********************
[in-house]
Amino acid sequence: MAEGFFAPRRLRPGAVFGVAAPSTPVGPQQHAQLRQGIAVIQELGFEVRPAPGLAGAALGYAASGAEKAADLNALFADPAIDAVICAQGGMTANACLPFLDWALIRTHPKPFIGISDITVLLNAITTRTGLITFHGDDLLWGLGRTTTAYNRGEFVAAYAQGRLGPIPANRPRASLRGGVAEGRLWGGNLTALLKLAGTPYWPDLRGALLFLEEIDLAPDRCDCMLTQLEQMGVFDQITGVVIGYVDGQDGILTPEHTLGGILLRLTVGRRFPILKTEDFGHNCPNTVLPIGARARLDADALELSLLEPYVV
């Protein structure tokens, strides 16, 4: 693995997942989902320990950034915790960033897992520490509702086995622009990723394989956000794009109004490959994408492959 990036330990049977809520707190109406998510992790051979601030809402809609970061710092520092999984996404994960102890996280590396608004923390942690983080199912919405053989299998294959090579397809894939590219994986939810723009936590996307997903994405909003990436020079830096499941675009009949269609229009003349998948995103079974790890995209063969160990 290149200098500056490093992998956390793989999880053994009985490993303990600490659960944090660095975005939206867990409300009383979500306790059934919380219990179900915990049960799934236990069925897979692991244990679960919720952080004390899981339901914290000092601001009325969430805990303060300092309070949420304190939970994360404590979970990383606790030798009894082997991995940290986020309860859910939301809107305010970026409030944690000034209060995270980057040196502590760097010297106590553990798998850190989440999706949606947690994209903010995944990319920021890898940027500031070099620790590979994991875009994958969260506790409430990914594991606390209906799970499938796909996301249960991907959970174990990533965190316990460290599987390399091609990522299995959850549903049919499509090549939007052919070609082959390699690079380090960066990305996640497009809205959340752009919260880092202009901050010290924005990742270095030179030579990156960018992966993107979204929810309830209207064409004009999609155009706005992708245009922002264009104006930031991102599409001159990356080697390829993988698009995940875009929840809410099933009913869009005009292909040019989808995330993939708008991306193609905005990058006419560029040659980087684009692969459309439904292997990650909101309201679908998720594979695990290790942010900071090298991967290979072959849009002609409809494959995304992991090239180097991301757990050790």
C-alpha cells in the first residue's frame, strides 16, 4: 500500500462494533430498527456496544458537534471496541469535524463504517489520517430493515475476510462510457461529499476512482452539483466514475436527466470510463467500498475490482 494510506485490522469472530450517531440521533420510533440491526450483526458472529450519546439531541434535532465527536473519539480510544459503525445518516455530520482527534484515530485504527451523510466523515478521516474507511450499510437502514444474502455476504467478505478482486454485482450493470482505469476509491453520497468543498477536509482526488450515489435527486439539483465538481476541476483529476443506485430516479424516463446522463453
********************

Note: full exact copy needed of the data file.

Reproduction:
[in-house]
Amino acid sequence: MAEGFFAPRRLRPGAVFGVAAPSTPVGPQQHAQLRQGIAVIQELGFEVRPAPGLAGAALGYAASGAEKAADLNALFADPAIDAVICAQGGMTANACLPFLDWALIRTHPKPFIGISDITVLLNAITTRTGLITFHGDDLLWGLGRTTTAYNRGEFVAAYAQGRLGPIPANRPRASLRGGVAEGRLWGGNLTALLKLAGTPYWPDLRGALLFLEEIDLAPDRCDCMLTQLEQMGVFDQITGVVIGYVDGQDGILTPEHTLGGILLRLTVGRRFPILKTEDFGHNCPNTVLPIGARARLDADALELSLLEPYVV
């Protein structure tokens, strides 16, 4: 693995997942989902320990950034915790960033897992520490509702086995622009990723394989956000794009109004490959994408492959 990036330990049977809520707190109406998510992790051979601030809402809609970061710092520092999984996404994960102890996280590396608004923390942690983080199912919405053989299998294959090579397809894939590219994986939810723009936590996307997903994405909003990436020079830096499941675009009949269609229009003349998948995103079974790890995209063969160990 290149200098500056490093992998956390793989999880053994009985490993303990600490659960944090660095975005939206867990409300009383979500306790059934919380219990179900915990049960799934236990069925897979692991244990679960919720952080004390899981339901914290000092601001009325969430805990303060300092309070949420304190939970994360404590979970990383606790030798009894082997991995940290986020309860859910939301809107305010970026409030944690000034209060995270980057040196502590760097010297106590553990798998850190989440999706949606947690994209903010995944990319920021890898940027500031070099620790590979994991875009994958969260506790409430990914594991606390209906799970499938796909996301249960991907959970174990990533965190316990460290599987390399091609990522299995959850549903049919499509090549939007052919070609082959390699690079380090960066990305996640497009809205959340752009919260880092202009901050010290924005990742270095030179030579990156960018992966993107979204929810309830209207064409004009999609155009706005992708245009922002264009104006930031991102599409001159990356080697390829993988698009995940875009929840809410099933009913869009005009292909040019989808995330993939708008991306193609905005990058006419560029040659980087684009692969459309439904292997990650909101309201679908998720594979695990290790942010900071090298991967290979072959849009002609409809494959995304992991090239180097991301757990050790």
C-alpha cells in the first residue's frame, strides 16, 4: 500500500462494533430498527456496544458537534471496541469535524463504517489520517430493515475476510462510457461529499476512482452539483466514475436527466470510463467500498475490482 494510506485490522469472530450517531440521533420510533440491526450483526458472529450519546439531541434535532465527536473519539480510544459503525445518516455530520482527534484515530485504527451523510466523515478521516474507511450499510437502514444474502455476504467478505478482486454485482450493470482505469476509491453520497468543498477536509482526488450515489435527486439539483465538481476541476483529476443506485430516479424516463446522463453